In the Arbitrator’s opinion the clear intent and purpose of Article 16, Section 16.2 of the Agreement is to insure that non bargaining unit employees do not receive raises, irrespective of how they are couched or labeled, that exceed the raises the Union negotiated for its members. When the Parties first created the language that currently appears in Section 16.4 the purpose was to reimburse bargaining unit employees up to $600.00 per year for the pension contribution expense they incurred. This language was memorialized in the Wages article because, although it was a reimbursement, it was clearly part of their compensation. In effect, it was a raise. From January 1, 1997 to January 8, 2001 bargaining unit employees were the sole beneficiaries of this defacto raise. In the Arbitrator’s opinion, when the City decided to give the pension reimbursement to non-union employees they, in effect, gave them a raise.
In conclusion, for all the aforementioned reasons the answer to the earlier posed question is that the $600.00 given to non-union employees constituted a raise.
The next question that needs to be answered in deciding this Issue is: Does Article 16, Section 16.2’s language limit additional payments to bargaining unit employees only in instances where non-union employees receive a percentage increase in their wages as opposed to a lump sum payment? Article 16, Section 16.4’s language has a percentage component because employees contribute a certain percentage of their wages to the PERS or the PFDPF. The City has agreed to pay 100 percent of the employee’s contribution up to a maximum of $600.00 per year. Clearly, because employees’ wages vary and the percentage of income contributed varies, the contribution reimbursement made by the City is a different percentage of each employee’s wages with a cap of $600.00. Obviously, the percentage would be identical for two individuals who earned the same amount of wages and made the same percentage contributions. In all other instances the percentage of the increase in wages reflected by the reimbursement would vary. In the Arbitrator’s opinion, given that the lump sum payment of up to $600.00 is a percent of each Union and non-union employees’ wages the $600.00 is a percentage increase in wages.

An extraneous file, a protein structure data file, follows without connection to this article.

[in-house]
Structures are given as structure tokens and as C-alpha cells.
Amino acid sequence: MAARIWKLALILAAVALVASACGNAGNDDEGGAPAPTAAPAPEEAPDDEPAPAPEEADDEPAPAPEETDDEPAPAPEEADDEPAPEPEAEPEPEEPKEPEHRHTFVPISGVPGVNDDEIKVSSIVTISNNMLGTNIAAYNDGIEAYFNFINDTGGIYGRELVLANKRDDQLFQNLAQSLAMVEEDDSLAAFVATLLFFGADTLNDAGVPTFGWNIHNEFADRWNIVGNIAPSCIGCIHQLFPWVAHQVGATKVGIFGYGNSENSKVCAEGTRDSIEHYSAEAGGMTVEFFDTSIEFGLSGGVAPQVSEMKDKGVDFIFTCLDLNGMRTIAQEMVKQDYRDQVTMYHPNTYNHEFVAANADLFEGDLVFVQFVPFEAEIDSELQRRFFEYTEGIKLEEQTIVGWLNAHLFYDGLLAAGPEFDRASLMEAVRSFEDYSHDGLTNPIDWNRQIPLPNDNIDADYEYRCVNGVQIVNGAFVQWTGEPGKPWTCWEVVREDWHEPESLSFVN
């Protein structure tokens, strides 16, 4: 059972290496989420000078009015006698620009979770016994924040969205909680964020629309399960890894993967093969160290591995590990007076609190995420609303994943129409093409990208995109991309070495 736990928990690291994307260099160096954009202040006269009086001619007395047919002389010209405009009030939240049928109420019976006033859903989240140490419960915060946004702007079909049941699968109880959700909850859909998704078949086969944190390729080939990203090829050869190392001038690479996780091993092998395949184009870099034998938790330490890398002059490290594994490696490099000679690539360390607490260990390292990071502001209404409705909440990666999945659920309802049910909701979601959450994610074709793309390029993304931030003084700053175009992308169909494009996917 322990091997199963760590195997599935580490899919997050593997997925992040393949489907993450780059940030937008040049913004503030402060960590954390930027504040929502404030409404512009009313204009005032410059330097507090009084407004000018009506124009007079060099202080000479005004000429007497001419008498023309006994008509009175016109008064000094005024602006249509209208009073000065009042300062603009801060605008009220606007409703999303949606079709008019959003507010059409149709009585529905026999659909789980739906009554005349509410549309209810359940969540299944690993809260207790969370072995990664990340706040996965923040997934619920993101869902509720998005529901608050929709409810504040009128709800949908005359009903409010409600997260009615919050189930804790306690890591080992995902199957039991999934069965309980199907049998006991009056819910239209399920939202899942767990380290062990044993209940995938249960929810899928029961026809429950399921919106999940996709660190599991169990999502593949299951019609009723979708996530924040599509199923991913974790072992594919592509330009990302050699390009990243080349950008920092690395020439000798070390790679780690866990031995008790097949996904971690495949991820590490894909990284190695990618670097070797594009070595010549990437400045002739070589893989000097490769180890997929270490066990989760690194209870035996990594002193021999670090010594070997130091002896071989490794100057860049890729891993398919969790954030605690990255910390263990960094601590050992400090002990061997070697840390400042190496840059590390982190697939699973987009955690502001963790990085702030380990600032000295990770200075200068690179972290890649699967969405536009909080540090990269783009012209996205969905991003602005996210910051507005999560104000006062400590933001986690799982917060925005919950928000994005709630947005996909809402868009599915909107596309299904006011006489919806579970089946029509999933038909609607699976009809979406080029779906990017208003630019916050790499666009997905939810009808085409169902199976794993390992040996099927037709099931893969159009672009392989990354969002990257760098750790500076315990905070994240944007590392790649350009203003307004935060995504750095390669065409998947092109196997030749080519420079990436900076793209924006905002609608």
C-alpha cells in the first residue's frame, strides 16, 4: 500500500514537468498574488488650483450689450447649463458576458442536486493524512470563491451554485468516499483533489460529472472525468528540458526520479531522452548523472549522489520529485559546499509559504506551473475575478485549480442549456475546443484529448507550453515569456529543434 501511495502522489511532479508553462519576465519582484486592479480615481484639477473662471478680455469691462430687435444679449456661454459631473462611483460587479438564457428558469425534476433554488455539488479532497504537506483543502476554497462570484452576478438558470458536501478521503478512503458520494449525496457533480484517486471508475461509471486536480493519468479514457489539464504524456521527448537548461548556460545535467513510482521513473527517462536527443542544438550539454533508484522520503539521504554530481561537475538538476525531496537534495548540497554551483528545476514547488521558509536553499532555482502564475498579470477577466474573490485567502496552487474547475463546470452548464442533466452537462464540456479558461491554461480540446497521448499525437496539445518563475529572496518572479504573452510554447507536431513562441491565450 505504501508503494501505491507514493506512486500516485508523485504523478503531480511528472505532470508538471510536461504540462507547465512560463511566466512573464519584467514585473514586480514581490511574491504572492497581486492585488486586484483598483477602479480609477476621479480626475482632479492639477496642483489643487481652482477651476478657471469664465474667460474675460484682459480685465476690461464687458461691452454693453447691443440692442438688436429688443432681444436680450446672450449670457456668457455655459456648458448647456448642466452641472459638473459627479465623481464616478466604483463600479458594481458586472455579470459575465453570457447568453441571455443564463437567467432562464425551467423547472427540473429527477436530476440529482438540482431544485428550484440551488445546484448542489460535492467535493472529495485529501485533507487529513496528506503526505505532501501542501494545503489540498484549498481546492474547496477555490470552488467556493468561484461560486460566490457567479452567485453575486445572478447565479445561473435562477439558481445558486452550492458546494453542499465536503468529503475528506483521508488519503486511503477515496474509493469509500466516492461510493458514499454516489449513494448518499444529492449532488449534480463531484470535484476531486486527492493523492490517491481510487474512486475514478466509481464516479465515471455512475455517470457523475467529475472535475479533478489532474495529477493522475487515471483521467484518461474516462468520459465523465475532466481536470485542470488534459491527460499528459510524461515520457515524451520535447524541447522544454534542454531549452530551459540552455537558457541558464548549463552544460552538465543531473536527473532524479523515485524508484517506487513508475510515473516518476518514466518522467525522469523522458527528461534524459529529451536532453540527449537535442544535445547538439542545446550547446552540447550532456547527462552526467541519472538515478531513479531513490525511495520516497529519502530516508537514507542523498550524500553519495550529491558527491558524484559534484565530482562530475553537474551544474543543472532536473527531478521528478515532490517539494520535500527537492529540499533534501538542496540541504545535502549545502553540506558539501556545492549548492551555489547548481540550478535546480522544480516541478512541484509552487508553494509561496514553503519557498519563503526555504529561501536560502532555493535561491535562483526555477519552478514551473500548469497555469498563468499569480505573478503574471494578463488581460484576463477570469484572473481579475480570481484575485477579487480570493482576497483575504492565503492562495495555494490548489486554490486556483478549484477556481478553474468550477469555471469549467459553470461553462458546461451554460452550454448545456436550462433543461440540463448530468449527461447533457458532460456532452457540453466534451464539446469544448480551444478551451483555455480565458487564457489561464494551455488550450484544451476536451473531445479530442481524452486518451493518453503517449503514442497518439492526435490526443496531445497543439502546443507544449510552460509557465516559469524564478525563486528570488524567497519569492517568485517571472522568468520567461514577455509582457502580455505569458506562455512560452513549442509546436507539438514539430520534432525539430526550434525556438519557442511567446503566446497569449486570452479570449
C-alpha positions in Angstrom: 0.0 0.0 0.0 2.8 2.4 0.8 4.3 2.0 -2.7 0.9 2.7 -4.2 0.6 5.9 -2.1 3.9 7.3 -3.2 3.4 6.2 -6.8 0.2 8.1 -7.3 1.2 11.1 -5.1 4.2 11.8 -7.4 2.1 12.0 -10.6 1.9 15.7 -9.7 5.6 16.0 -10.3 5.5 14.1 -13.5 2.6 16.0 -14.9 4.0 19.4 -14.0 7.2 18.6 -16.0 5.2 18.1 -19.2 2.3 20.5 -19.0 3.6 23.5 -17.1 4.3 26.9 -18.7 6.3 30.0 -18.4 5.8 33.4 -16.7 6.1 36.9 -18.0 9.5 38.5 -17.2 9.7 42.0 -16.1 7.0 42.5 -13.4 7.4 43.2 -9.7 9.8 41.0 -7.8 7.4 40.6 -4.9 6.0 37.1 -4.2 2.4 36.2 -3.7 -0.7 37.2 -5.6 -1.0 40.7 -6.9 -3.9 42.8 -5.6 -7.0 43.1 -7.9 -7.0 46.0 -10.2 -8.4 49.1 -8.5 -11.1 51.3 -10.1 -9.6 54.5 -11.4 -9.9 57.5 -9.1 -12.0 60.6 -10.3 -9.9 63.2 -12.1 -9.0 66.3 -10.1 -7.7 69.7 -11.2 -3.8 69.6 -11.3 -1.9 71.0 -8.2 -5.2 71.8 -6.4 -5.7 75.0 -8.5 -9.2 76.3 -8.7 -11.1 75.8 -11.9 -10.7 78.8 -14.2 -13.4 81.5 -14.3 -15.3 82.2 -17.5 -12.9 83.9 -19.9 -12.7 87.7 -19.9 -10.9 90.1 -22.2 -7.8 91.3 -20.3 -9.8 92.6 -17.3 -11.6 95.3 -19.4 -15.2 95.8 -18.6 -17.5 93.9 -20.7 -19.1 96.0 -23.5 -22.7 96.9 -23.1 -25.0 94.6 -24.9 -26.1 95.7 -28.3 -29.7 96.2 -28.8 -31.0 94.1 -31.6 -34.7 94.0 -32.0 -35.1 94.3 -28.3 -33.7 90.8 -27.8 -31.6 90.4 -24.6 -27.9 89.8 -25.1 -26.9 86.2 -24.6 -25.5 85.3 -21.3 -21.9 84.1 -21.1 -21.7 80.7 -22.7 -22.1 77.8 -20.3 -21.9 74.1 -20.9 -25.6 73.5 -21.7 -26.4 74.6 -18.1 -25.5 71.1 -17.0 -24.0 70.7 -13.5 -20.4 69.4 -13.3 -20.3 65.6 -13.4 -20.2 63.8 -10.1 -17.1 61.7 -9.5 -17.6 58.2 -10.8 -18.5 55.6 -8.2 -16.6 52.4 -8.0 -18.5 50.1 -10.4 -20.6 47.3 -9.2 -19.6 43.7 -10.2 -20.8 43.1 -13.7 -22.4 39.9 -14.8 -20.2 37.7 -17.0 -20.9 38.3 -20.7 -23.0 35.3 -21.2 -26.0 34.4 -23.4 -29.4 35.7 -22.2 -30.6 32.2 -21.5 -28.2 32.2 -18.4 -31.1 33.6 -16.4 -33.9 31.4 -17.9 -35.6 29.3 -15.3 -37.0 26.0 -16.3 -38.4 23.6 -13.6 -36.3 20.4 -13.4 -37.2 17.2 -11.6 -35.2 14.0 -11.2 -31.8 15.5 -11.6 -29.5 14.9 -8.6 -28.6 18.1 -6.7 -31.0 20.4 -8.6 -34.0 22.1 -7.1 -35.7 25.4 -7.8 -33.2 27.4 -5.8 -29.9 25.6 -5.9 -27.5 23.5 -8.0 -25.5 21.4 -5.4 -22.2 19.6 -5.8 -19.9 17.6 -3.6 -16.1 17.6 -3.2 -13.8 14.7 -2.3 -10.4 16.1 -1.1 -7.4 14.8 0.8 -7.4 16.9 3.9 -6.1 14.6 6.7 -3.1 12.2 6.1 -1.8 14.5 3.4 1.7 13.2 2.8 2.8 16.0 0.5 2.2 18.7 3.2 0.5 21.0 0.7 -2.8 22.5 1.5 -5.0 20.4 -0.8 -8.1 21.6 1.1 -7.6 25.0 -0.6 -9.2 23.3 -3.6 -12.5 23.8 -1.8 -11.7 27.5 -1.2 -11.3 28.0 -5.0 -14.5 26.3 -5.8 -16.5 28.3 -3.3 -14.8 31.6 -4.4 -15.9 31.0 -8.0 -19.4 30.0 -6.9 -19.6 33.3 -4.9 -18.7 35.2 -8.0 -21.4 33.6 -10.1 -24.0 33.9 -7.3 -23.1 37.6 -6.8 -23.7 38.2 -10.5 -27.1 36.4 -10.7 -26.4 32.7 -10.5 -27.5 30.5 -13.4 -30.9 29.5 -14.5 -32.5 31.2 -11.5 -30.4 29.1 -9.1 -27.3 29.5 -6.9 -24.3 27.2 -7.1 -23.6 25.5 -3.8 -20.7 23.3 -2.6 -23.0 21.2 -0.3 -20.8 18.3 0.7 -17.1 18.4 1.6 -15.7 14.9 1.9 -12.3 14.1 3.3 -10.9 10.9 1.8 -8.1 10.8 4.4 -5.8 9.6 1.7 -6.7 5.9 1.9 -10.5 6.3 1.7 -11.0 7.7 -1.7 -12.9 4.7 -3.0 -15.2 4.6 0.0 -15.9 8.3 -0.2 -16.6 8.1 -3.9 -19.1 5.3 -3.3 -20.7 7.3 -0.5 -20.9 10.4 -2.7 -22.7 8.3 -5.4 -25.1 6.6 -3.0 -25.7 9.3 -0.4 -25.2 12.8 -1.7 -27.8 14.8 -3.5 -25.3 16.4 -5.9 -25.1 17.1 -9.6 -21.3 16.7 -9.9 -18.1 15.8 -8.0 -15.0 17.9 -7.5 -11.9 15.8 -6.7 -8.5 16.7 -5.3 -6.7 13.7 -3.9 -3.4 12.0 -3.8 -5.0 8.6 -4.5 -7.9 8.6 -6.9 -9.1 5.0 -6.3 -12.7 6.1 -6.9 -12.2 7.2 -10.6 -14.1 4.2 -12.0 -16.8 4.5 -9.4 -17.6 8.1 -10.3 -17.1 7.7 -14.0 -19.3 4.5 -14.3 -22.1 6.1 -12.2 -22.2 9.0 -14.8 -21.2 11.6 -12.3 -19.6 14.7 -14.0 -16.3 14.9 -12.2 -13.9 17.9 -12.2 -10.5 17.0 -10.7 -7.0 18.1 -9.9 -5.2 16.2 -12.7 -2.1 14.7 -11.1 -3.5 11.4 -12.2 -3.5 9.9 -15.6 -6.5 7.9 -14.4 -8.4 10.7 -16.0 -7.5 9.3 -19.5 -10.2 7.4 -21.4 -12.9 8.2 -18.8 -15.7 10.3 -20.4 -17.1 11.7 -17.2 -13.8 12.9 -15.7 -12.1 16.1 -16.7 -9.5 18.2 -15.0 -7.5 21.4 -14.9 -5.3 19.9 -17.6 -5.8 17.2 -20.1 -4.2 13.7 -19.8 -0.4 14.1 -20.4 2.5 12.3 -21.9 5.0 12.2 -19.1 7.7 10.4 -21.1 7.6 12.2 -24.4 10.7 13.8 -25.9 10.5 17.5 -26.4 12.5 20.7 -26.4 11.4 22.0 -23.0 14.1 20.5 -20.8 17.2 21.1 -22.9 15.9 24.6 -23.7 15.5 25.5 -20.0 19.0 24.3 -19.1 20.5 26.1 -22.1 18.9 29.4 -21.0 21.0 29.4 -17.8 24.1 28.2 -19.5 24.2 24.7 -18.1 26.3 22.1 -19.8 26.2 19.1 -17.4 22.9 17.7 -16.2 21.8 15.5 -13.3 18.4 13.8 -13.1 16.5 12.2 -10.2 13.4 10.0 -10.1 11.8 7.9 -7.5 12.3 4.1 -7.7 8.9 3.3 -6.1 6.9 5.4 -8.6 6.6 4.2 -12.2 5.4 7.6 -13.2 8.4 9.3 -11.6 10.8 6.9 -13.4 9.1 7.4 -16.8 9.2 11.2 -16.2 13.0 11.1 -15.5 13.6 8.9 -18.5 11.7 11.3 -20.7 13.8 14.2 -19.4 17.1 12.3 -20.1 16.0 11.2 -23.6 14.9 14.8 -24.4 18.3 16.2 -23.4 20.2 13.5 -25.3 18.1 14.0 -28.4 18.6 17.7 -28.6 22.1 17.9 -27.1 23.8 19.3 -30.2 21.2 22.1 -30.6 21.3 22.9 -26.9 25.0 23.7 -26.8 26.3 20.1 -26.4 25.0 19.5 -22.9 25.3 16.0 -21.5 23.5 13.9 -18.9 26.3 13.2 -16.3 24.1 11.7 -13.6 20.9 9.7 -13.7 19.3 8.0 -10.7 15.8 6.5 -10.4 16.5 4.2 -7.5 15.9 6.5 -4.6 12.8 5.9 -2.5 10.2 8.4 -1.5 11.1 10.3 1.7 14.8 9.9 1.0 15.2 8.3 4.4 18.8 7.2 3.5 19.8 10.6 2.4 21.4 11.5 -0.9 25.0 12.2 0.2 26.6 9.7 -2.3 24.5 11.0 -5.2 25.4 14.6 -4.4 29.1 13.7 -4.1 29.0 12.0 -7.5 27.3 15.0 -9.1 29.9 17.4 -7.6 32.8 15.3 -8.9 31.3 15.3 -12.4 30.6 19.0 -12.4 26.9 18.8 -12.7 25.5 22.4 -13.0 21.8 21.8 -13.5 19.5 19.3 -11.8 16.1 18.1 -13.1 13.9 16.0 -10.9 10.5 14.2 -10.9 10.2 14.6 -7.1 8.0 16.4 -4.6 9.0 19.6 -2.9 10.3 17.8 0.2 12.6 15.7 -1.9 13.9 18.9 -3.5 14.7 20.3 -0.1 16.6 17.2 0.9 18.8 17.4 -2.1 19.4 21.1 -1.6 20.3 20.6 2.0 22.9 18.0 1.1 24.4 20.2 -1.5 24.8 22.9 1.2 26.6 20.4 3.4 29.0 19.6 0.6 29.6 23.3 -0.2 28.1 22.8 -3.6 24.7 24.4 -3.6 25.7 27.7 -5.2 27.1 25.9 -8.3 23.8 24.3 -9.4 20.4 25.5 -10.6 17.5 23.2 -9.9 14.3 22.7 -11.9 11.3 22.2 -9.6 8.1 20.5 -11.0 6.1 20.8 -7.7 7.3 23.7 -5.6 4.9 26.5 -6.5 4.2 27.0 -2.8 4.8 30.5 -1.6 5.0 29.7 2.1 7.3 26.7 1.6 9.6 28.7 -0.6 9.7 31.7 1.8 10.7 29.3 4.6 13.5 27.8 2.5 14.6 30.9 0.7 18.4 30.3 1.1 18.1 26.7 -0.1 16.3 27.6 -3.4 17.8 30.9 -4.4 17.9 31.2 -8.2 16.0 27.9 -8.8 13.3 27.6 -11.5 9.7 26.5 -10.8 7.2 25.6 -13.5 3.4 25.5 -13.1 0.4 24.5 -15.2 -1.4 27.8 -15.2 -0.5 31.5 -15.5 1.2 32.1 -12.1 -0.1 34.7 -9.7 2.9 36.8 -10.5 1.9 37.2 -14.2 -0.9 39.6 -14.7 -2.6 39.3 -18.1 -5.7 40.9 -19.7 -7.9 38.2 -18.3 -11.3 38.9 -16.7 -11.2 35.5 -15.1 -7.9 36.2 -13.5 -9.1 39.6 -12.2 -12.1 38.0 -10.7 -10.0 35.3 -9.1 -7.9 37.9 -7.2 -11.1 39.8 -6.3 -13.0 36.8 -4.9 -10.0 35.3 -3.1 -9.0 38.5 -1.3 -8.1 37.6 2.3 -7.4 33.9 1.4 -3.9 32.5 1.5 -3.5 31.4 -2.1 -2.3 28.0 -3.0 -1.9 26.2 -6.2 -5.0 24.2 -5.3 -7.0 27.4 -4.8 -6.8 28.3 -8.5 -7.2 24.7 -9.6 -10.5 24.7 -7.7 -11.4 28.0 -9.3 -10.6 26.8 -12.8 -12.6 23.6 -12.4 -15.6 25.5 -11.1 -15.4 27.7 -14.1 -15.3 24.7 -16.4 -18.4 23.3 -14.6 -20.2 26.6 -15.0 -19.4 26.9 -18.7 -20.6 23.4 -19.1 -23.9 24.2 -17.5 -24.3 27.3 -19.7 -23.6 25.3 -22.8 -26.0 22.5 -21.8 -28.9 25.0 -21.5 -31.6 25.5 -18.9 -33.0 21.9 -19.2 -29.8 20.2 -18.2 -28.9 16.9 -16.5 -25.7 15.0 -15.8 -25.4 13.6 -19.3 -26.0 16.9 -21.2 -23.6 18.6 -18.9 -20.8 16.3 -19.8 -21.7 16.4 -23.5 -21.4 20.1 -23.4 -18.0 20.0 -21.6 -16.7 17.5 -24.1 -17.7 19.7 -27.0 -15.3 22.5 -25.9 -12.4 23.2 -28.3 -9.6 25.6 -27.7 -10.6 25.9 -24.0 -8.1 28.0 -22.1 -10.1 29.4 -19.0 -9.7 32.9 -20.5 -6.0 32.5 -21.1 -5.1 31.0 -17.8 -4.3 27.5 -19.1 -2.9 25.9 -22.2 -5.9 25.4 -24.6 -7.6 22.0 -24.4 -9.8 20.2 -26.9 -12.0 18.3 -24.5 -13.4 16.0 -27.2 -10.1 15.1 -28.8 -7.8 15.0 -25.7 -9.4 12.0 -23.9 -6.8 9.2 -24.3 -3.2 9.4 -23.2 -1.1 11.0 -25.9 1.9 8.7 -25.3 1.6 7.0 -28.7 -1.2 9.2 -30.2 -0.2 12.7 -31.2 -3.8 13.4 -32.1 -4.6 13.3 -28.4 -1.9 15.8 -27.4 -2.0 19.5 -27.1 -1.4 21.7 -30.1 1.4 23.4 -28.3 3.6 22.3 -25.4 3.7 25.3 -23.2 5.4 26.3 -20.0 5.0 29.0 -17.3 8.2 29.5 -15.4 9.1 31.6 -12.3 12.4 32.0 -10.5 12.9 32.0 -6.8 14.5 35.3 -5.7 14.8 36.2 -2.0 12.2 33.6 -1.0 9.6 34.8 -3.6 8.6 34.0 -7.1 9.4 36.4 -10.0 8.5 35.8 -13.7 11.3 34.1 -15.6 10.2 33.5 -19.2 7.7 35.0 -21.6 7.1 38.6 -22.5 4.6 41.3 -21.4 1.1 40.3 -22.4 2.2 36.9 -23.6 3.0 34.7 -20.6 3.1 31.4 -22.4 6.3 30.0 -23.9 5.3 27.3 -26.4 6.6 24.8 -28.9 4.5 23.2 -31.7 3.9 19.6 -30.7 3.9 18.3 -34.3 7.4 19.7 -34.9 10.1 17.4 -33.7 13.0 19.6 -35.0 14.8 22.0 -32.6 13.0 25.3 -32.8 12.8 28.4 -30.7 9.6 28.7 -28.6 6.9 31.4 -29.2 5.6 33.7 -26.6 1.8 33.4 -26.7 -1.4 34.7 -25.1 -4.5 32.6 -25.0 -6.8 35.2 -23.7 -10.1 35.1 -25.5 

In conclusion, for the above stated reasons it is the Arbitrator’s opinion that the $600.00 given to non-union employees was a raise in wages over and above the four and one half percent across the board increase which was given to non-union employees by way of the January 8, 2001 ordinance. As noted by arbitrator Goldberg in his December 4, 2001 decision and award: “Before the ordinance was enacted, the FOP had received wage increases in two forms, a 4.5% across the board increase, and the continued contribution for pensions up to $600.00 per year. The non-union employees received the same 4.5% across the board increase, but they were given a new increase for the pension contribution something they had not received before. This additional increase or raise in their wages must also be provided to the FOP.” The Arbitrator concurs with the above quoted.
In conclusion, for all of the aforementioned reasons it is the Arbitrator’s opinion that Management violated Article 16 of the Agreement when they elected not to give bargaining unit employees an additional $600.00 raise.
Issue No. 2
If Article 16 of the agreement was violated what is the appropriate remedy?
As stated, Article 16 was violated. The appropriate remedy is for the City to pay all of the bargaining unit members an additional $600.00.
The instant grievance is sustained. Management is hereby directed to pay all bargaining unit employees $600.00.
* Selected by parties through procedures of the Federal Mediation and Conciliation Service